The number of governors who have served in selected offices is below. For a more extensive look at the prior experience of governors, see the 2017 Governors’ Previous Experience Chart. Some governors are counted in more than one category, as they have served in more than one office.

+1    previously served as governor and have returned to office
+8    in the lower chamber of their state government
+6    in the upper chamber of their state government
+9    in the United States House of Representatives
+2    in the United States Senate (Kansas and Minnesota)

11    lieutenant governor
+7    state attorney general
+4    state treasurer
+1    state Supreme Court Justice

14    no prior elective office

+++++6 of the 14 previously held non-elected government or political offices (Eric Holcomb, R-IN (Chairman of
+++++the Indiana Republican Party and Chief of Staff to U.S. Senator Dan Coats); Larry Hogan, R-MD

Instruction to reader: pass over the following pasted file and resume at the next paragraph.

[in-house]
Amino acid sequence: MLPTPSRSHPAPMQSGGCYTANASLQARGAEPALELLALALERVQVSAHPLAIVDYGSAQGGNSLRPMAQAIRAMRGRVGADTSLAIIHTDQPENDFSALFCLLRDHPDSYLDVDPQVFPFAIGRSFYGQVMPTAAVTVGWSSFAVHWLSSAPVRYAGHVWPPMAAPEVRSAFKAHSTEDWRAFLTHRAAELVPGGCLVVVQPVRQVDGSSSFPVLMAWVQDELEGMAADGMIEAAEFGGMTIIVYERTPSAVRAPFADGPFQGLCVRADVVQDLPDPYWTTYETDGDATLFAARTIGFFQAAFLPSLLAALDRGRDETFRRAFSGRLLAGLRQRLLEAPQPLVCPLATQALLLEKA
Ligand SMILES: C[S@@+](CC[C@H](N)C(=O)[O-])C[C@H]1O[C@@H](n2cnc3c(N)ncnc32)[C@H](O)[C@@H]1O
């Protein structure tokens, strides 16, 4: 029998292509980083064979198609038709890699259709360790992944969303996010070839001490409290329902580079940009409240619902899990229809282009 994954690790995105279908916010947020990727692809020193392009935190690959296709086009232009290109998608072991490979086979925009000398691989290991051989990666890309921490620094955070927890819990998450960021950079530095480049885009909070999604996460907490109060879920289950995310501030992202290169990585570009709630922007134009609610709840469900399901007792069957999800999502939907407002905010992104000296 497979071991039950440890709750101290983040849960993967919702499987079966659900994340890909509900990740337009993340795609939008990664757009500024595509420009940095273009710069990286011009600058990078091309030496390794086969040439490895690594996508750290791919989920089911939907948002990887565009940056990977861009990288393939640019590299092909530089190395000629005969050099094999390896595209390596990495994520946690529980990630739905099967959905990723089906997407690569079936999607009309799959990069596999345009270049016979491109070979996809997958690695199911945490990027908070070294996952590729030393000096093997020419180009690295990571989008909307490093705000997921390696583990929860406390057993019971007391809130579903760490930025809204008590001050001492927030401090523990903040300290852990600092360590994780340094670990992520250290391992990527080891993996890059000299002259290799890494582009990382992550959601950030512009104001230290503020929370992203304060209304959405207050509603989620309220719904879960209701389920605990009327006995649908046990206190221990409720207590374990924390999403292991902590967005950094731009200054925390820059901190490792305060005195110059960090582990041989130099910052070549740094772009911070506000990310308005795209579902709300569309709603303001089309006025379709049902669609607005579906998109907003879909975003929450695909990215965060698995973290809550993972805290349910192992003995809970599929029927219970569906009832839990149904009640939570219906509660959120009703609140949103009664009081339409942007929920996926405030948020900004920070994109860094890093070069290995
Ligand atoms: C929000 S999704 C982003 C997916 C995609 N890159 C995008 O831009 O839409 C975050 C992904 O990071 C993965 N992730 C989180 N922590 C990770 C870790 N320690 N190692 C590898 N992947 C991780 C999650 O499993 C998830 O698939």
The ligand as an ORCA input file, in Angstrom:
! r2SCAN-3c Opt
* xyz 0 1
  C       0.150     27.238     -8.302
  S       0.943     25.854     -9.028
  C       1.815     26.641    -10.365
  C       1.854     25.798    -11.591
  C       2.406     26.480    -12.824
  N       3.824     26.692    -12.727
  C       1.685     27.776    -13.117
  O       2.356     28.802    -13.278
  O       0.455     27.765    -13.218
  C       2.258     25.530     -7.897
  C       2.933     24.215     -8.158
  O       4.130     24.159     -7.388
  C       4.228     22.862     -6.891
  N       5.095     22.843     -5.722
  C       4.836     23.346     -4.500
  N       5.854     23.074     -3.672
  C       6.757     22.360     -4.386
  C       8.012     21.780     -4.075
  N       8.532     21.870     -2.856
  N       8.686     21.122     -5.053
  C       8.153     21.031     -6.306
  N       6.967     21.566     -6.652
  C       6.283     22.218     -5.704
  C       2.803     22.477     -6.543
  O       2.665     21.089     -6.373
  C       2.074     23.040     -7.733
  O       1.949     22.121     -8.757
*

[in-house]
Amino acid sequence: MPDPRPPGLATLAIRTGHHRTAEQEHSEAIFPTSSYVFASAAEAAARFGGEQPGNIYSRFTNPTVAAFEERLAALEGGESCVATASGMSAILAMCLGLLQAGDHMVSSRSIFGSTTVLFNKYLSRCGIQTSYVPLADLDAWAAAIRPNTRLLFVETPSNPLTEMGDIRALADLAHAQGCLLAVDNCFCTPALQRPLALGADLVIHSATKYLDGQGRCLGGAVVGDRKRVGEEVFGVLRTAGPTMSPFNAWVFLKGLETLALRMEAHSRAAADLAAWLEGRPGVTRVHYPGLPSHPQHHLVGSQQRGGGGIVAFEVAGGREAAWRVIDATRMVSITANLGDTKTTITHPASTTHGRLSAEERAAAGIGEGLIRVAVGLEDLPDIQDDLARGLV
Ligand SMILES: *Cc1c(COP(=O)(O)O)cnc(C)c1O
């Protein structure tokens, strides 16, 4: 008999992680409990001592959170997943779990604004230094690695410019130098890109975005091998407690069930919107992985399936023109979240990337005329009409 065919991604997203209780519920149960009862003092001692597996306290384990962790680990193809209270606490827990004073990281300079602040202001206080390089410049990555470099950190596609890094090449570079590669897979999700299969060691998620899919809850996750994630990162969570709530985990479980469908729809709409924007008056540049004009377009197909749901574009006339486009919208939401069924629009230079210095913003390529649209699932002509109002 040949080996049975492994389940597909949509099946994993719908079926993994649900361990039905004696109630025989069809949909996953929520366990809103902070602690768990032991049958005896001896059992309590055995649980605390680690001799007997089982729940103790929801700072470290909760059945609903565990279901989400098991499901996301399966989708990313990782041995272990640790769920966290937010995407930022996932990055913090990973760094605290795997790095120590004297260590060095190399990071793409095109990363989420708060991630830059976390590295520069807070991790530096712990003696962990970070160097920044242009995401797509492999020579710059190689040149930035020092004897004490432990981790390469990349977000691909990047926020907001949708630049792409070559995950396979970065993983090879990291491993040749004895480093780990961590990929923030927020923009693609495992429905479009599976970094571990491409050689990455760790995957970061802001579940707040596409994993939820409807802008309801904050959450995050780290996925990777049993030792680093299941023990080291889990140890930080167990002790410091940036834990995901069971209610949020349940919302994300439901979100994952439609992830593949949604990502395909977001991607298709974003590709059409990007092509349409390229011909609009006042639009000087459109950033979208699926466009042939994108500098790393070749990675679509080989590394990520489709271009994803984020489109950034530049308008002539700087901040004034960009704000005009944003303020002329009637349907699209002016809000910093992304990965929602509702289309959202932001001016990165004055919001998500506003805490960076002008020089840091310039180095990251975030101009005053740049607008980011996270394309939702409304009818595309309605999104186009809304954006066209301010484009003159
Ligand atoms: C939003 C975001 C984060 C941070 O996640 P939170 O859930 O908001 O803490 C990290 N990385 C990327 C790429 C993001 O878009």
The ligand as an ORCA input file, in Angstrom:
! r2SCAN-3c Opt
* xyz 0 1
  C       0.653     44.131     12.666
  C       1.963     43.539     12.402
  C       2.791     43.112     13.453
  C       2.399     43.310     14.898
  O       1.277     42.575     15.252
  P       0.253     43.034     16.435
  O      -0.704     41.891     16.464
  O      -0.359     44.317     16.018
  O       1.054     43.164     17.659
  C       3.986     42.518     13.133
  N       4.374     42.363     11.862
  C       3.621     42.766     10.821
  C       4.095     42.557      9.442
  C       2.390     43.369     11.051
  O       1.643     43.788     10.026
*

+++++(Secretary of Appointments); Charlie Baker, R-MA (state Secretary of Health and Human Services); Tom
+++++Wolf, D-PA (Secretary of Revenue); Terry McAuliffe, D-VA (Chairman of the Democratic National
+++++Committee); Matt Mead, R-WY (U.S. Attorney)

+++++8 of the 14 did not hold a governmental or political office before becoming governor (Rick Scott, R-FL;
+++++Bruce Rauner, R-IL; Rick Snyder, R-MI; Eric Greitens, R-MO; Pete Ricketts, R-NE; Doug Burgum, R-ND; Jim
+++++Justice, D-WV; Matt Bevin, KY)*

*Note: Ricketts and Bevin previously ran for Senate and Rauner was an adviser to Chicago Mayor Rahm Emanuel.


Place of birth

12   not born in the state they now lead
+3   born in Pennsylvania (more than any other state:  John Hickenlooper, D-CO; John Kasich, R-OH;
+++Tom Wolf, D-PA)
+1   born outside the United States (Kate Brown, D-OR; born in Spain)


Looking Ahead

Only two states will hold gubernatorial elections in 2017: New Jersey and Virginia. Both will be open races, as neither incumbent–Chris Christie (R-NJ) and Terry McAuliffe (D-VA)–is eligible to run for re-election.